COSMOGONY . The word cosmogony is derived from the combination of two Greek terms, kosmos and genesis. Kosmos refers to the order of the universe and/or the universe as an order. Genesis means the coming into being or the process or substantial change in the process, a birth. Cosmogony thus has to do with myths, stories, or theories regarding the birth or creation of the universe as an order or the description of the original order of the universe. One type of narrative portraying meanings and description of the creation of the universe is the cosmogonic myth. These myths, which are present in almost all traditional cultures, usually depict an imaginative religious space and time that exist prior to the universe as a normal habitation for human beings. The beings who are the actors in this primordial time are divine, superhuman, and supernatural, for they exist prior to the order of the universe as known by the present generation of human beings.
Cosmogonic myths in their narrative form give a rhetorical, stylistic, and imaginative portrayal of the meaning of the creation of the world. These myths set forth a tonality and stylistics for the modes of perception, the organizing principles, and provide the basis for all creative activities in the cultural life. While these myths are always specific to the cultures in which they are found, it is possible to classify them in various ways. One may classify them according to the cultural-historical strata in which they appear; thus, one might place together myths from hunter-gatherer cultures, or from early Neolithic cultures, agricultural societies, and so on. Myths may also be classified in terms of specific religions or cultural-geographical areas (e.g., ancient Near Eastern myths, Hindu myths, etc.), or in terms of linguistic groups (e.g., Indo-European myths).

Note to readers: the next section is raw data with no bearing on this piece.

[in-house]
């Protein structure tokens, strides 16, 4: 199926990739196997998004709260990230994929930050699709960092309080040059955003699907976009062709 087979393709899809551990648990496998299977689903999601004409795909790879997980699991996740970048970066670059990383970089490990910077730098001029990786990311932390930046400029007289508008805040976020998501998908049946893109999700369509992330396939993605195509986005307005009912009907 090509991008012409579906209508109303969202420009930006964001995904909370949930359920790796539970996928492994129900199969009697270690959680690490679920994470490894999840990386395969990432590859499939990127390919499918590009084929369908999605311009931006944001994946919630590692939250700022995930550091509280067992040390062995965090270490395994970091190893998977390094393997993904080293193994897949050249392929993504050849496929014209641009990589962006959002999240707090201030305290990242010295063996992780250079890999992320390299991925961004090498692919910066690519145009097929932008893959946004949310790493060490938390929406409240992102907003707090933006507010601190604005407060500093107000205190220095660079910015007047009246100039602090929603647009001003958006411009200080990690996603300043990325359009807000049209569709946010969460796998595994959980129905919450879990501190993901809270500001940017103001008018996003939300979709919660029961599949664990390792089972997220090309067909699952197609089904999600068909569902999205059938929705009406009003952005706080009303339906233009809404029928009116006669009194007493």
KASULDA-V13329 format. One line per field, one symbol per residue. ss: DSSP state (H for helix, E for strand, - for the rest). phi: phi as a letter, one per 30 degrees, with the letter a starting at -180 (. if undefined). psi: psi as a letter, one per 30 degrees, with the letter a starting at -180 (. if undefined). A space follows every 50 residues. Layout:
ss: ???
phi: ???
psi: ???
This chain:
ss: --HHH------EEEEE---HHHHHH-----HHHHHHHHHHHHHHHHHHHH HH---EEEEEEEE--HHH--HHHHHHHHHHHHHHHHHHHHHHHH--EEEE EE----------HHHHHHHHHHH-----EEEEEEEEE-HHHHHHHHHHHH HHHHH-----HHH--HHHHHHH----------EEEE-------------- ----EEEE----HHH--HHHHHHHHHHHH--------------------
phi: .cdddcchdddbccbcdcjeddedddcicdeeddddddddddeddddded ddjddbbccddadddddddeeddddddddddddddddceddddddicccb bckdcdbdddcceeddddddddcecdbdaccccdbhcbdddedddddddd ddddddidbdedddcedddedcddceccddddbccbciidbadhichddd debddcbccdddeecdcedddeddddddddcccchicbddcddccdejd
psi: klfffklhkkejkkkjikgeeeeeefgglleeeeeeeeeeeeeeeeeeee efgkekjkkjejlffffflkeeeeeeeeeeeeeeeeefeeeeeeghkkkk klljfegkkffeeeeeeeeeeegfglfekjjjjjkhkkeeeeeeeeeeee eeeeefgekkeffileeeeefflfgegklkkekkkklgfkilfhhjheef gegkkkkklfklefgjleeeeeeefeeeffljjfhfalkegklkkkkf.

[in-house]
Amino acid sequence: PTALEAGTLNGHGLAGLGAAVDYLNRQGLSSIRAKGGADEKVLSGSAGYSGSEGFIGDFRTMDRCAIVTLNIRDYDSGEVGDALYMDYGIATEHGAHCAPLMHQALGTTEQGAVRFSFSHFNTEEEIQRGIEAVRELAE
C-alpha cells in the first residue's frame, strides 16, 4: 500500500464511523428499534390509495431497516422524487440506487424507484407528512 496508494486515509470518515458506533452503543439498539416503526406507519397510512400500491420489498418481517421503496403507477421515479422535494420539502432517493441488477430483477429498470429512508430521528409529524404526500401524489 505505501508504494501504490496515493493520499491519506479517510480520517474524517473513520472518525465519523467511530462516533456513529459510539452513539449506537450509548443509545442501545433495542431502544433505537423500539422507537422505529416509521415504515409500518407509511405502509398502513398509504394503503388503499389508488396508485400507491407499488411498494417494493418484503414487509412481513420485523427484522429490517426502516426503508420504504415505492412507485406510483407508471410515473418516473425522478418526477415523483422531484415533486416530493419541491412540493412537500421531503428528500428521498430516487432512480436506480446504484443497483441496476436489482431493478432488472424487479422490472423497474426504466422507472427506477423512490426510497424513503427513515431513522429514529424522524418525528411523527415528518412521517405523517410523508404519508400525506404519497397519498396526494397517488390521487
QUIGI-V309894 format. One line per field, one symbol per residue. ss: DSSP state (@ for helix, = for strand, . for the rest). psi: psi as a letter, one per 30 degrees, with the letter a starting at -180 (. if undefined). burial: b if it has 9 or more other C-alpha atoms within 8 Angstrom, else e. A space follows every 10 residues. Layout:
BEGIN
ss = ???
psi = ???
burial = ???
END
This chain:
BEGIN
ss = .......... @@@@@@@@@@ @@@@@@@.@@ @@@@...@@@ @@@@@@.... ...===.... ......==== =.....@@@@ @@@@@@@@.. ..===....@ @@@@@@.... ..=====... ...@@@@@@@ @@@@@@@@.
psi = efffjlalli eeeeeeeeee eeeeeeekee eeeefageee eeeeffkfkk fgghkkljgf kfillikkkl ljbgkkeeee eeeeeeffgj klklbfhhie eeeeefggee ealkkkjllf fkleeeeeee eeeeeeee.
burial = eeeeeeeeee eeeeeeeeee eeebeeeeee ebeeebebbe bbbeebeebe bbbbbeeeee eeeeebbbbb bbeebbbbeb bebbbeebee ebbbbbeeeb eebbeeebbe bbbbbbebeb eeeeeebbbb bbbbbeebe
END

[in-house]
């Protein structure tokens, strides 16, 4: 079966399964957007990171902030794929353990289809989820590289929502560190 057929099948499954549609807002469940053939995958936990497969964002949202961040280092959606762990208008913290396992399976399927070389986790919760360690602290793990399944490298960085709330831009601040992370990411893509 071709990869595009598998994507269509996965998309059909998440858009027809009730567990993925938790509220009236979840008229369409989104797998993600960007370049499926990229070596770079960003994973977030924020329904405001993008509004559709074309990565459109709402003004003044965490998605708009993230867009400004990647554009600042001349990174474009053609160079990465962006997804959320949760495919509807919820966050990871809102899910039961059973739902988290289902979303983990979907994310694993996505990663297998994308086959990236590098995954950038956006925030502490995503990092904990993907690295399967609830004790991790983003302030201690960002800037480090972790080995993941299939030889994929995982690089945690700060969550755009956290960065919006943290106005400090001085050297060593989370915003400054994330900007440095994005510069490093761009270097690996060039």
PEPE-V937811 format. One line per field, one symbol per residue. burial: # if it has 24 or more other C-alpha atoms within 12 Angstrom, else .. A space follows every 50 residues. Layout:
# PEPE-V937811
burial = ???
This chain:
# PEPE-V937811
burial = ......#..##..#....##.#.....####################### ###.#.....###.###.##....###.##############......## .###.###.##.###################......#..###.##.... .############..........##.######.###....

Myths may be classified further according to the symbolic structures and relationships portrayed and narrated in the myths. In the cosmogonic myth the symbols give expression to the religious imagination of the creation of the world. As the prototypical story of founding and creation, the cosmogonic myth provides a model that is recapitulated in the creation and founding of all other human modes of existence. In this sense, it expresses, to use Bronislaw Malinowski's phrase, a charter for conduct for other aspects of the culture. As such some creation myths find extended expression in ritual actions that dramatize certain symbolic meanings expressed in the myth. Myths should not, however, be thought of simply as the theoretical or theological dimension of a ritual. Even when analogous meanings are portrayed in myth and ritual, these meanings may arise from different modes of human consciousness. There are mythic meanings that may arise from ritual activity. R. R. Marett, the English anthropologist, surmised that myths might have arisen as attempts to give order to the dynamic rhythms and experiences of life that first found expression as ritual activities. Pierre Bourdieu, the French ethnologist, has refined interpretations of this kind by making a distinction between two types of theories. There is a theory that is the result of speculative human thought and there is another kind of theory that arises out of practical activity. Myth as theory may be of either type, but in each case the myth is a distinctive expression of a narrative that states a paradigmatic truth; this is especially true in the cosmogonic myth.